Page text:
The genetic information regarding the replication of virus lies in the nucleic acids of the virus. But, since there are no biosynthetic enzymes present, the virus normally depends upon the host’s synthetic machinery to carry out replication.
The viral multiplication cycle can be divided into 6 successive steps. Some of the steps may overlap each other.
1. Adsorption or penetration:
Virions come in contact with cells by accidental bombarding, but they get adsorbed only if there is an affinity between the two. Specific receptor sites on the host cell enables the adsorption if viral particle.
Example, HIV virus attaches on the CD4receptors and surface glycoprotein, gp120.
Differences in susceptibility to viral cells are based on the presence or absence of receptors on the cells. If this phase can be avoided, certain in susceptible cells may become susceptible to some viruses.
2. Penetration: since the bacterial cell wall is more rigid, the virus cannot enter inside as a whole, but only the nucleic acid. Both animals and humans are susceptible to the entry of the whole virus particle.
The viral particle may be engulfed by a process similar to phagocytosis; viropexis. In the case of enveloped viruses, the envelope may fuse with the plasma membrane of the host cell and releases the nucleic acid into the cytoplasm.
3. Uncoating: the virus strips its outer coating and capsid and releases the nucleic acid into the cell. Lysosomal enzymes of the host interfere with the encoding. But however, by the help of viral uncoating enzymes, the nucleic acid is released into the cytoplasm.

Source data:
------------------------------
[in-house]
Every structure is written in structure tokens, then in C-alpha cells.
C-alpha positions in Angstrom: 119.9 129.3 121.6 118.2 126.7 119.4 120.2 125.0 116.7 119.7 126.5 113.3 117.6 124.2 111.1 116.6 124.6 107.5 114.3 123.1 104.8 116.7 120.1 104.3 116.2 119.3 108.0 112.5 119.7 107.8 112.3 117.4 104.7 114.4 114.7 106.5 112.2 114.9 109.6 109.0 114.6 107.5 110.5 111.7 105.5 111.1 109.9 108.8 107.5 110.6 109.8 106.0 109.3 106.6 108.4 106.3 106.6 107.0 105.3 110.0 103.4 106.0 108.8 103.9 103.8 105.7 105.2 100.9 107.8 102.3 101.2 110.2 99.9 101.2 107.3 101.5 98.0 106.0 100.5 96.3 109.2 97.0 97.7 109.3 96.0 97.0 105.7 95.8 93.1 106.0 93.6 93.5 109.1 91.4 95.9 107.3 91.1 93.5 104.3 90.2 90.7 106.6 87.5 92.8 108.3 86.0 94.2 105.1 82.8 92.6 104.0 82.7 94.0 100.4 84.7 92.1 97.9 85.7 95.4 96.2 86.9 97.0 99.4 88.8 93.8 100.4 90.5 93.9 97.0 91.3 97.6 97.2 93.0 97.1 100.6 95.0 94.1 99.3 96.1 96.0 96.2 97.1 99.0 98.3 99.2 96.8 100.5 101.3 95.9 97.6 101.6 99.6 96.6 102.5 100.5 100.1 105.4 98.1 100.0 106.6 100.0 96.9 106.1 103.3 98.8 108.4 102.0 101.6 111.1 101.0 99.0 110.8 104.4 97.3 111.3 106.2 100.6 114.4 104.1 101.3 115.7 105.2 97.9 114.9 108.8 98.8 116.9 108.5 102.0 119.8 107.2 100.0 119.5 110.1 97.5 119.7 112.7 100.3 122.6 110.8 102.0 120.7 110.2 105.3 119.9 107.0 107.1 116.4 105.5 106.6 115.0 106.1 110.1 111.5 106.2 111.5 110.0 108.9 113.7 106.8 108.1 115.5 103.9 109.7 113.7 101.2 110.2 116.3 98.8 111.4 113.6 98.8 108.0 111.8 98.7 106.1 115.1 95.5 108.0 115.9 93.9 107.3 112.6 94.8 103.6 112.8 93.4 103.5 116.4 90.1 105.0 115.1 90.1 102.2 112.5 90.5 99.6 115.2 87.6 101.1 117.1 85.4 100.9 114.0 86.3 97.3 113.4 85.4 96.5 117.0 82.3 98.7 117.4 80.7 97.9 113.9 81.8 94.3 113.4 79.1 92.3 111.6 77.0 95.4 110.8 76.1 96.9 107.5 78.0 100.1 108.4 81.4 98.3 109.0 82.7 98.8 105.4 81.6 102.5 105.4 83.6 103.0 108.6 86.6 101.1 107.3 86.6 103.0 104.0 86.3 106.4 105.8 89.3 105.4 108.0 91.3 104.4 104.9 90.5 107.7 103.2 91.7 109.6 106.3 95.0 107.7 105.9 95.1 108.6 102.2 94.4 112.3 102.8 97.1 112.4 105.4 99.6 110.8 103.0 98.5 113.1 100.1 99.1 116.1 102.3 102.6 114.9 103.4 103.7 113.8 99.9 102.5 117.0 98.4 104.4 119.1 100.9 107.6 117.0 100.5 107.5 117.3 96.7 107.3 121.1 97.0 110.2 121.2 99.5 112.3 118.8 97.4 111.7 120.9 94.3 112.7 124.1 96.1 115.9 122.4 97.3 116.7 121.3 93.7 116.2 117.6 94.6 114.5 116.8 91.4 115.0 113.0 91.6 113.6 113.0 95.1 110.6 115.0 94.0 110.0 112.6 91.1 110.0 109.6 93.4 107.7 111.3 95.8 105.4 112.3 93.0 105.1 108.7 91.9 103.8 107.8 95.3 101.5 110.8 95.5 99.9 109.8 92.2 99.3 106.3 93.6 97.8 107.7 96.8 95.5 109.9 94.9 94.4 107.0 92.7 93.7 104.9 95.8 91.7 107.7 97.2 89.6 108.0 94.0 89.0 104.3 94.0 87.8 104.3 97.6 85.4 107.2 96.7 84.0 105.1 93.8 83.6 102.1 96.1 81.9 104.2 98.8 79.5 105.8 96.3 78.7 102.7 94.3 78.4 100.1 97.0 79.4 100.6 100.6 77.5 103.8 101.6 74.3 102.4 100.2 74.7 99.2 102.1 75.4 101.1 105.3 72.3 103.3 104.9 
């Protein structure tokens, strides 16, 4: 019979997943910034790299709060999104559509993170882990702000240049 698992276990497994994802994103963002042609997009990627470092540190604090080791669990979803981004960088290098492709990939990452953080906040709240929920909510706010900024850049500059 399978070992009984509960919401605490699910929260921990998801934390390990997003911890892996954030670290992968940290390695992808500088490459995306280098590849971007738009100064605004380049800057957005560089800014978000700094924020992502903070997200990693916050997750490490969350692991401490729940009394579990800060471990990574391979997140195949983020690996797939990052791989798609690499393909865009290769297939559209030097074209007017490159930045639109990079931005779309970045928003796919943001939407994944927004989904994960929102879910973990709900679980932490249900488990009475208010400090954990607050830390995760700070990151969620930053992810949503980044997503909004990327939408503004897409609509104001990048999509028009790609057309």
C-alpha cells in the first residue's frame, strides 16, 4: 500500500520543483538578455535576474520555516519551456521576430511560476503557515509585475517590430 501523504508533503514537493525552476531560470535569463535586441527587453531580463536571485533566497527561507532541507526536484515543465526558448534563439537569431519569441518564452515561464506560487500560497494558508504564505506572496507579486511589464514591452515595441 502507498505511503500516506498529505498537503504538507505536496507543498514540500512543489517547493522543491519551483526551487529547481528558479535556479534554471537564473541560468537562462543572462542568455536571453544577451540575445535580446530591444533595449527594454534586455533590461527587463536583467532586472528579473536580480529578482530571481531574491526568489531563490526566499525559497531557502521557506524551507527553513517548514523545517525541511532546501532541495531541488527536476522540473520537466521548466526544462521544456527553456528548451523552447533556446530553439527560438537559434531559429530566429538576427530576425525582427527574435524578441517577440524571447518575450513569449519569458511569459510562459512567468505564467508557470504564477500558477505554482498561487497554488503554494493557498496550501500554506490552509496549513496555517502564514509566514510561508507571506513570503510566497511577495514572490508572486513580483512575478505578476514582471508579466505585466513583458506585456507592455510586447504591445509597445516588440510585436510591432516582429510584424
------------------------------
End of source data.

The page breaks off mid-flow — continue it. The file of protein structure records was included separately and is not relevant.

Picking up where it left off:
4. Biosynthesis: viral nucleic acid and capsid proteins are synthesized along with several enzymes that are required for viral synthesis, assembly and release. Certain ‘regulator proteins’ which mediate the production of viral components by shutting down the cellular metabolism of the host are also produced. The site of viral synthesis varies with viruses. Some nucleic acids are produced inside the host cell nucleus itself and some in the cytoplasm.
Biosynthesis consist of 4 main steps;
a. Transcription of mRNA from viral nucleic acid
b. Translation of mRNA into early proteins(helps synthesis of viral components)
c. Replication of viral nucleic acid
d. Synthesis of late proteins (components of daughter virion capsids)
5. Maturation: assembly of daughter virions is followed by the synthesis of viral nucleic acid and proteins. The assembly takes place either inside the nucleus or in the cytoplasm.
Non-enveloped viruses attain full development intracellularly. But enveloped viruses develop only the nucleocapsid. During the process of budding, the envelopes are developed from the host cell membrane.
The incorporation of viral antigen on the cell membrane provides the cell with the property of hemadsoption.
6. Release: bacterial cells are lysed during the release of virus particles. Whereas, in the case of animal viruses, cell lysis normally does not occur. Here also there are exceptions, poliovirus lyses the host cells before getting released.
The host cell remains unaffected and may even undergo division, while the progeny virions are released into the surrounding medium. This may further infect other cells. In some case, the virus may be transmitted from one cell to another, without disseminating extracellularly.
There is an ‘eclipse phase’ or ’underground phase’, in which the whole multiplication processes, including penetration to the appearance of mature virions occurs. But the virus remains undemonstrative inside the host during this time. The time is about 15-30 hours.